“The Egg” by Sherwood Anderson (and other short stories)

Hi humans.

This week my literature class made a temporary transition from novels to short stories. We were instructed to read five different short stories, then select one on which we would write the remainder of our response paper. All of these short stories are found in Short Story Masterpieces, edited by Robert Penn Warren and Albert Erskine.


“The Egg” by Sherwood Anderson is a story narrated by a young boy about the influence of eggs on his father. From before the narrator was born, his father worked at a chicken farm where he raised chickens from birth to death; he goes on to describe the depressing cycle of life and death that raising chickens involves. The narrator’s father seems to be an emotional, detail-oriented, and materialistic person, as he had the idiosyncrasy of saving the bodies of mutated chicks. The bulk of the story has a recount of an event where his father, unable to overcome his social awkwardness, made a fool of himself in front of a guest by trying too hard to impress him, and instead, failing all his egg-related tricks.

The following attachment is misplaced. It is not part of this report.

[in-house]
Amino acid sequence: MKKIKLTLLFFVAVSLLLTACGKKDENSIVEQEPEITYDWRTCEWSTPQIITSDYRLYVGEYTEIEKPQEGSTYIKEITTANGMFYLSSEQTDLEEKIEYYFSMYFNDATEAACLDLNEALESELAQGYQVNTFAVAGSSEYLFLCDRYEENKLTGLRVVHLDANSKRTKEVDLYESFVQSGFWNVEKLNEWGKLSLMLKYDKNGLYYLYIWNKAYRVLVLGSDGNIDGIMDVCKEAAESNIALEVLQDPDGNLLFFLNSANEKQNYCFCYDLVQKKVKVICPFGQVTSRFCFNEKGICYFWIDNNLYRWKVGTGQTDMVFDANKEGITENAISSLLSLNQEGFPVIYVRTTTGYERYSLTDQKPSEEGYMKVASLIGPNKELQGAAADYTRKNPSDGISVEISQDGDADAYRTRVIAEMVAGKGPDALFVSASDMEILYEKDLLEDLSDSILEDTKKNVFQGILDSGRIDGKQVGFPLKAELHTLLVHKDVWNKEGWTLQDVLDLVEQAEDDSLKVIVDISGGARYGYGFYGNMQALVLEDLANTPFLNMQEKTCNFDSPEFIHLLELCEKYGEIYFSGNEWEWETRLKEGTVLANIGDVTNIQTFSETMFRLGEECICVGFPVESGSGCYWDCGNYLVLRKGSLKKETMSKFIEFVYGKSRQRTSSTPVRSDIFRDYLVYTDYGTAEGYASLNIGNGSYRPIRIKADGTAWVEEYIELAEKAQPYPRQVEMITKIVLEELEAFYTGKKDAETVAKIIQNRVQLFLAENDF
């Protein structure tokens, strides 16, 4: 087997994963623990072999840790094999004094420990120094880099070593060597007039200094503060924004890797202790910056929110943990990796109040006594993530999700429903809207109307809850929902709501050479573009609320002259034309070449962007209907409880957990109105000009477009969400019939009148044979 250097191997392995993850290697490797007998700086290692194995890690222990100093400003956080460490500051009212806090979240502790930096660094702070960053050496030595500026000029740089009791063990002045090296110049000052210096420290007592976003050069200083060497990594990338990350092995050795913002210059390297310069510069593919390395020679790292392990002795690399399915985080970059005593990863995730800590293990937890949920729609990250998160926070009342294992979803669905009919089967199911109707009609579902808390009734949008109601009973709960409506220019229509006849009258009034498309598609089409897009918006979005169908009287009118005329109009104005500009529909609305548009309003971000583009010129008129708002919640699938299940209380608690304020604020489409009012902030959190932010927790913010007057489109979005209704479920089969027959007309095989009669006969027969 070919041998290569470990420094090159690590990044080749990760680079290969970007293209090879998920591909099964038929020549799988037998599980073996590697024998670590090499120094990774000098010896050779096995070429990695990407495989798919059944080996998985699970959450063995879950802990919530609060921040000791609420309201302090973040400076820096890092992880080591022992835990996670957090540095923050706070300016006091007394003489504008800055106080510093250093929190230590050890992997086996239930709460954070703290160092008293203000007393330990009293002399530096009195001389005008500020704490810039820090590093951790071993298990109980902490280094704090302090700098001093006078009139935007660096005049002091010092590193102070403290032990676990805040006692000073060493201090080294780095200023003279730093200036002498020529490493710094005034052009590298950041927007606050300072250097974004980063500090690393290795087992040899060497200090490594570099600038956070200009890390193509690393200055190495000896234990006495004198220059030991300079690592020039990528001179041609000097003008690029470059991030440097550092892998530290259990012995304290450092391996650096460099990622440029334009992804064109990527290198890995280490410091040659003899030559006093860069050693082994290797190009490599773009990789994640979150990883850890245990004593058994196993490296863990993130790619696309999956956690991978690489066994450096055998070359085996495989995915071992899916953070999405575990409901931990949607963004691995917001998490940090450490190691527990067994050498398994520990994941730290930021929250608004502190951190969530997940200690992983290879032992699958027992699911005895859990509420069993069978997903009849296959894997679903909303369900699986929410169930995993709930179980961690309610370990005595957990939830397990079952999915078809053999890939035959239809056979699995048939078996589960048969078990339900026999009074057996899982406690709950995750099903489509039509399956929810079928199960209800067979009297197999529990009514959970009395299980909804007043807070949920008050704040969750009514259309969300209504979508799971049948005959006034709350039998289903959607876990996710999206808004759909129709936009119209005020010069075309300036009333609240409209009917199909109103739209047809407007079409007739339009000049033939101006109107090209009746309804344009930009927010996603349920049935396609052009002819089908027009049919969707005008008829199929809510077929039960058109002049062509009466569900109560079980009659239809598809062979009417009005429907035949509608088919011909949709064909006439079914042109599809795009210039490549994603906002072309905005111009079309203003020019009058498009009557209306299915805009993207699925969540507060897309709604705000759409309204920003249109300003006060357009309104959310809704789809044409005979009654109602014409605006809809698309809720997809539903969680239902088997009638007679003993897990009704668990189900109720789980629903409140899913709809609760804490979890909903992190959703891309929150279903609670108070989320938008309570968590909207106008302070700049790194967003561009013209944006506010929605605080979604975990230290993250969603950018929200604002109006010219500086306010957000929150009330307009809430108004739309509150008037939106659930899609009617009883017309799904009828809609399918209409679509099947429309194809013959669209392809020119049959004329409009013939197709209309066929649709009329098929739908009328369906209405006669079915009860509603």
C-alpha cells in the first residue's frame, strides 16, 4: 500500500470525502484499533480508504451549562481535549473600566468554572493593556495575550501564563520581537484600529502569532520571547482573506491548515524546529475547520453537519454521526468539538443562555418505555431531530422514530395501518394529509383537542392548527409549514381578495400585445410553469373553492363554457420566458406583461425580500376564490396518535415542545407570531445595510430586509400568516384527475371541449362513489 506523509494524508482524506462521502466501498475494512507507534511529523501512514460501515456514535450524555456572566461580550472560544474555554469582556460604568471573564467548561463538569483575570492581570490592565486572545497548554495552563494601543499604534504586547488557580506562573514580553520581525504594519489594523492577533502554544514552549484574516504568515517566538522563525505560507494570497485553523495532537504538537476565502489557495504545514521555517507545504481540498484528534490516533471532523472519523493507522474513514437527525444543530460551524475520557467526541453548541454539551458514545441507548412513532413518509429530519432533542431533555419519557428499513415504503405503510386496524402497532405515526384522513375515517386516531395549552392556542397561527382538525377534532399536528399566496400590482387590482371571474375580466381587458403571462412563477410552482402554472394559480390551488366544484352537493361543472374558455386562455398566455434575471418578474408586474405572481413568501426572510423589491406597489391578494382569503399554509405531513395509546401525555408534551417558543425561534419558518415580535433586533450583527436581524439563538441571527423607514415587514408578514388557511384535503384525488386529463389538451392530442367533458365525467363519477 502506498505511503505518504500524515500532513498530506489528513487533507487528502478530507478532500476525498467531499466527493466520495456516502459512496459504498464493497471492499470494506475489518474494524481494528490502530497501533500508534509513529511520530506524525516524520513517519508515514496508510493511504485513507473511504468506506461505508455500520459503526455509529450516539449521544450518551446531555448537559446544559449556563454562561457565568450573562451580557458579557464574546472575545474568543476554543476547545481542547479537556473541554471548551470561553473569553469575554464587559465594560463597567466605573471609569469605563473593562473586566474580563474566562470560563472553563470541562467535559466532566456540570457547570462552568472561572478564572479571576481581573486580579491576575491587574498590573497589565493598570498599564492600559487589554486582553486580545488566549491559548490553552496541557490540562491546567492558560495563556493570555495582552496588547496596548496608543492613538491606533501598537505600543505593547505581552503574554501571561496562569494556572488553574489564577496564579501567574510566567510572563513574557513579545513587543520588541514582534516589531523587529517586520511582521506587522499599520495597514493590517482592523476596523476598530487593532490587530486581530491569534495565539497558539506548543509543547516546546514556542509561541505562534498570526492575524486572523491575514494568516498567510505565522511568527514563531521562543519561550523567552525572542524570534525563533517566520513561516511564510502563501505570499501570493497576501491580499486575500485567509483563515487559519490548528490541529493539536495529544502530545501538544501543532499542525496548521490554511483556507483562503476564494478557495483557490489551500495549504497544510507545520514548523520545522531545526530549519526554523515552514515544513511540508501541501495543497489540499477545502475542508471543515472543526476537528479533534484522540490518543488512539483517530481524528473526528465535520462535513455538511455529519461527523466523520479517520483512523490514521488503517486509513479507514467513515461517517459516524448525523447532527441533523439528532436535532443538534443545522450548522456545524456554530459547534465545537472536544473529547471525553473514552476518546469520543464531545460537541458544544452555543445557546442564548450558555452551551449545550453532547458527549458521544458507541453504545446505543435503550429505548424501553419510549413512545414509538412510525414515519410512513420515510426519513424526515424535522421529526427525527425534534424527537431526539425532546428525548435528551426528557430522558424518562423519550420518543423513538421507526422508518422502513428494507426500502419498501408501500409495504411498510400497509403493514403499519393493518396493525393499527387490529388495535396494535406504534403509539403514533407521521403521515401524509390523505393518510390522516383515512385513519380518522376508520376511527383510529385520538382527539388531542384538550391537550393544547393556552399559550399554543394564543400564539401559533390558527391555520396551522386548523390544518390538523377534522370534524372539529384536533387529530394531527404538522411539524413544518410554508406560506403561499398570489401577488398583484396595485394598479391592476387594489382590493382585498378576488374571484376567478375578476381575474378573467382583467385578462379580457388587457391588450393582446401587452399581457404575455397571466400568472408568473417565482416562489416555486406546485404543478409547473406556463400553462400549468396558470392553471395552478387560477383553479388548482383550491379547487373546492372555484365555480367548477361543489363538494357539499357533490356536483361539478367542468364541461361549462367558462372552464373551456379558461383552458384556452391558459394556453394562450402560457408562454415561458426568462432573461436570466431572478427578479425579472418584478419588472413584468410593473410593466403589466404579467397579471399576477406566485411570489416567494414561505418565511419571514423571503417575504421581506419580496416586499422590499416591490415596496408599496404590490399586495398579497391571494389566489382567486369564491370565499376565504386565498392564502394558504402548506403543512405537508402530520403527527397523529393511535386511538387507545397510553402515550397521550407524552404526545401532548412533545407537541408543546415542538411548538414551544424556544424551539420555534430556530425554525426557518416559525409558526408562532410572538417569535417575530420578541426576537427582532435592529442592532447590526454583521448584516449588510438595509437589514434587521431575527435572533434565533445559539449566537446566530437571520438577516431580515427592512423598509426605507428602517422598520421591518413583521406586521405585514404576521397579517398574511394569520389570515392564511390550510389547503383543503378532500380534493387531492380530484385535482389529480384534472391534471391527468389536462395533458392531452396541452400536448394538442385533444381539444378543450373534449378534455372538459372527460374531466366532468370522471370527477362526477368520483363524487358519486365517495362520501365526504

“The Boarding House” by James Joyce features Mrs. Mooney, the former daughter of a butch­er who was abused by her husband and left him to start a board­ing house. While at the board­ing house, she noticed a middle-aged man who was building a relationship with her daughter Polly. She did not intervene at first, but when the time came, she decided to speak with the man and demand that he follows through with marriage. At first, Polly is frightened, but eventually, has positive visions of her future.